|Publication number||US5340333 A|
|Application number||US 08/005,895|
|Publication date||Aug 23, 1994|
|Filing date||Jan 15, 1993|
|Priority date||Jan 15, 1993|
|Publication number||005895, 08005895, US 5340333 A, US 5340333A, US-A-5340333, US5340333 A, US5340333A|
|Inventors||Walter D. Schroth|
|Original Assignee||Interconnect Systems Group Inc.|
|Export Citation||BiBTeX, EndNote, RefMan|
|Patent Citations (12), Non-Patent Citations (3), Referenced by (30), Classifications (16), Legal Events (11)|
|External Links: USPTO, USPTO Assignment, Espacenet|
This invention relates to minimizing distortion and noise in twisted-pair wiring networks, and more particularly, to providing specific shielding constructions for modular adapters.
For many years, communications and word processing equipment, such as modems, multiplexers, terminals, computers, printers, and data PBXs have employed serial ports having a variety of connector types including D-subminiature construction for connecting to similarly configured connectors on the end of a relatively heavy gauge multi-conductor or coaxial cable. Recently, newer commercial building wiring standards, such as the EIA568 standard have been adopted by the Telecommunications Industry Association and the Electronics Industry Association (TIA/EIA), now require twisted-pair network systems.
Twisted-pair technology is therefore quickly challenging the traditional dominance of co-axial cabling in a wide range of computer and data communication applications, and has been established to be more flexible and less expensive than other wiring products. Twisted-pair cables are typically terminated with miniature modular plugs and jacks of the quick-connect-and-disconnect variety designed originally for use with telephone equipment. The combination of a multi-conductor cable terminated by one or more modular plugs is commonly referred to as a "cordset".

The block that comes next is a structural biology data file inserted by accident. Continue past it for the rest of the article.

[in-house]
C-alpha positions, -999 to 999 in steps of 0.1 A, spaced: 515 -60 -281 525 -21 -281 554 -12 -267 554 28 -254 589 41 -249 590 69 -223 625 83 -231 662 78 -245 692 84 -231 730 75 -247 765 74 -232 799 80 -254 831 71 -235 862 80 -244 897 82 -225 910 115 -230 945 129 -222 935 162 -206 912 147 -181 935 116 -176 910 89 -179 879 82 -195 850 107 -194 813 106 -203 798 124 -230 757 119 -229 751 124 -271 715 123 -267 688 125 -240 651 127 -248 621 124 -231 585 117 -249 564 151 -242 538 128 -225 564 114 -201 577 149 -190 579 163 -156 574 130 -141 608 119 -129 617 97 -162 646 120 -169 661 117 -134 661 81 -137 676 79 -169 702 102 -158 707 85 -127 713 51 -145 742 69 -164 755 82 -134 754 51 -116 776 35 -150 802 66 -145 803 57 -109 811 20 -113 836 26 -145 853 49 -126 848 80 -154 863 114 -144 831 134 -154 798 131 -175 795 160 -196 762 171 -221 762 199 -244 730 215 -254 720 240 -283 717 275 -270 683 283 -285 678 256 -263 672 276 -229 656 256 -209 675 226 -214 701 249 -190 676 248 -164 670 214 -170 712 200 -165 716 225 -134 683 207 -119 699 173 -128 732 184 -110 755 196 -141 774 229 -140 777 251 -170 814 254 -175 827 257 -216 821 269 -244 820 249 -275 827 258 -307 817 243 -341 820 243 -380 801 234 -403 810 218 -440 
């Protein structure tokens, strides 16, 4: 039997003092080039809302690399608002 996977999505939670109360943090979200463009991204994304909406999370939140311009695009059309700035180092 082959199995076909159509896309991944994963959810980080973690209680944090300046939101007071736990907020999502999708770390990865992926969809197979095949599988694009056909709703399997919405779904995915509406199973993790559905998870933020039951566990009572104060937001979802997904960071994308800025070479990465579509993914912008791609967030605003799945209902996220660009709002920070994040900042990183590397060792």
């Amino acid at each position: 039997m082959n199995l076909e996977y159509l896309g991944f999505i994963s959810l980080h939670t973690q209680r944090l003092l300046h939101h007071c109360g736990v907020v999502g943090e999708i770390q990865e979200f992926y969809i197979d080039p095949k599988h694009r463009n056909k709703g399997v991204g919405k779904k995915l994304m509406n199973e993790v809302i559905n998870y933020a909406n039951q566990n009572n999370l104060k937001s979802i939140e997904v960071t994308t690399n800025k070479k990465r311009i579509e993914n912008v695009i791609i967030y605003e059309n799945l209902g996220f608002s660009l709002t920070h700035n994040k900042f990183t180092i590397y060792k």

In order to satisfactorily achieve a connection between existing D-subminiature outlets on commercial communication and data processing equipment and these increasingly popular modular plugs of twisted-pair networks, modular adapters have been developed. These commercial adapters often include a D-subminiature male or female connector carefully wired to a RJ-jack.
Although modular adapters have bridged the technology gap between existing D-subminiature serial ports and twisted-pair networks, problems have arisen during high speed data processing. When processing speeds exceed about 10 megabytes/second, the incidence of electromagnetic interference and noise increases substantially in unshielded cables. In response, the art has employed extremely thin layers of conductive material bonded to the outer surface of the twisted-pair insulated wire to shield the transmission from electromagnetic and electrostatic charges. Such shielded cables are then terminated in a normal modular plug, resulting in a shielded cordset.
A shielded cordset is typically connected through one of the contact terminals of the modular plug to a source of ground potential external to the connection. This can be made by grounding the solder post end of one of the connections of the mating modular jack. This technique for grounding shielded cordsets unfortunately has been known to result in an "antenna-effect" caused by the passage of the high frequency signals along the lengthy grounded conductors. Additionally, electrostatic voltage created along the shielding may arc into adjacent signal conductors in looking for ground. This may result in unintended damage to expensive low voltage circuitry.
In an effort to overcome the short comings of narrow path, ground connections made to solder post ends, the art has also experimented with ground conductors extending outside the insulating housing of modular jacks, as disclosed in Hall, U.S. Pat. No. 4,732,568 ("the '568 patent"), which is hereby incorporated by reference. These ground conductors typically include a stamped metal casing having a surface area substantially greater than that of the ground spring contact, or other conductors within the modular connector. Typically, this ground conductor is terminated with a ring terminal, spade lug, or solder post.
Unfortunately, shielded, twisted-pair cabling looses its effectiveness when connected to an unshielded modular adapter. As yet, the art has not provided an adapter configuration which both meets the needs of standard modularity, while simultaneously providing a ground voltage to completely protect the wiring network from inductive and electrostatic effects.